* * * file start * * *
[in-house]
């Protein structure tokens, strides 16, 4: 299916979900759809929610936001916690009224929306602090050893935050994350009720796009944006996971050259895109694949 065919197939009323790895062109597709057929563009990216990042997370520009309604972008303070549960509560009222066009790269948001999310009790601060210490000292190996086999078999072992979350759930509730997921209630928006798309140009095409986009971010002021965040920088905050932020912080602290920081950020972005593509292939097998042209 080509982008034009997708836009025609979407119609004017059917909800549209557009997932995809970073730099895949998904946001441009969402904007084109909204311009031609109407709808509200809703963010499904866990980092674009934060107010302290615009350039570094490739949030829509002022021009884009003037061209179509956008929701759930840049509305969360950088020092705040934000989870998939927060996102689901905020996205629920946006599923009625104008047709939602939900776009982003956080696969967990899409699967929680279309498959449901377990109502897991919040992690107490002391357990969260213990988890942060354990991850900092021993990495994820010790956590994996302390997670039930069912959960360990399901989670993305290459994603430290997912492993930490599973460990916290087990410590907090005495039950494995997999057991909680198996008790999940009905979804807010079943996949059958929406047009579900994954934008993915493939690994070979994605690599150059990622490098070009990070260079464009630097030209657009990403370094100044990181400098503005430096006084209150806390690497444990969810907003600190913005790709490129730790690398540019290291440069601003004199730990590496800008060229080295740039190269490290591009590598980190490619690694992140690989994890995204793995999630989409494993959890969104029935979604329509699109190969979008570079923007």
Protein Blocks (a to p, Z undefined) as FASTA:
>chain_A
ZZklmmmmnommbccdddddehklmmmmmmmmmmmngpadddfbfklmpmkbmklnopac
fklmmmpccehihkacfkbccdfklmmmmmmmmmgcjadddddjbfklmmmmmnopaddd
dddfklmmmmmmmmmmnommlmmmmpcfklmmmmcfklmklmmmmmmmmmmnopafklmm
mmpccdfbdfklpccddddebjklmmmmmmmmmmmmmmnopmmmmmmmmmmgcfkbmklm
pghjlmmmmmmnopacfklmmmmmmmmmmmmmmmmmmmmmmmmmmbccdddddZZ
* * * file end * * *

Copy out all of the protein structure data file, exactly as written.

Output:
[in-house]
């Protein structure tokens, strides 16, 4: 299916979900759809929610936001916690009224929306602090050893935050994350009720796009944006996971050259895109694949 065919197939009323790895062109597709057929563009990216990042997370520009309604972008303070549960509560009222066009790269948001999310009790601060210490000292190996086999078999072992979350759930509730997921209630928006798309140009095409986009971010002021965040920088905050932020912080602290920081950020972005593509292939097998042209 080509982008034009997708836009025609979407119609004017059917909800549209557009997932995809970073730099895949998904946001441009969402904007084109909204311009031609109407709808509200809703963010499904866990980092674009934060107010302290615009350039570094490739949030829509002022021009884009003037061209179509956008929701759930840049509305969360950088020092705040934000989870998939927060996102689901905020996205629920946006599923009625104008047709939602939900776009982003956080696969967990899409699967929680279309498959449901377990109502897991919040992690107490002391357990969260213990988890942060354990991850900092021993990495994820010790956590994996302390997670039930069912959960360990399901989670993305290459994603430290997912492993930490599973460990916290087990410590907090005495039950494995997999057991909680198996008790999940009905979804807010079943996949059958929406047009579900994954934008993915493939690994070979994605690599150059990622490098070009990070260079464009630097030209657009990403370094100044990181400098503005430096006084209150806390690497444990969810907003600190913005790709490129730790690398540019290291440069601003004199730990590496800008060229080295740039190269490290591009590598980190490619690694992140690989994890995204793995999630989409494993959890969104029935979604329509699109190969979008570079923007």
Protein Blocks (a to p, Z undefined) as FASTA:
>chain_A
ZZklmmmmnommbccdddddehklmmmmmmmmmmmngpadddfbfklmpmkbmklnopac
fklmmmpccehihkacfkbccdfklmmmmmmmmmgcjadddddjbfklmmmmmnopaddd
dddfklmmmmmmmmmmnommlmmmmpcfklmmmmcfklmklmmmmmmmmmmnopafklmm
mmpccdfbdfklpccddddebjklmmmmmmmmmmmmmmnopmmmmmmmmmmgcfkbmklm
pghjlmmmmmmnopacfklmmmmmmmmmmmmmmmmmmmmmmmmmmbccdddddZZ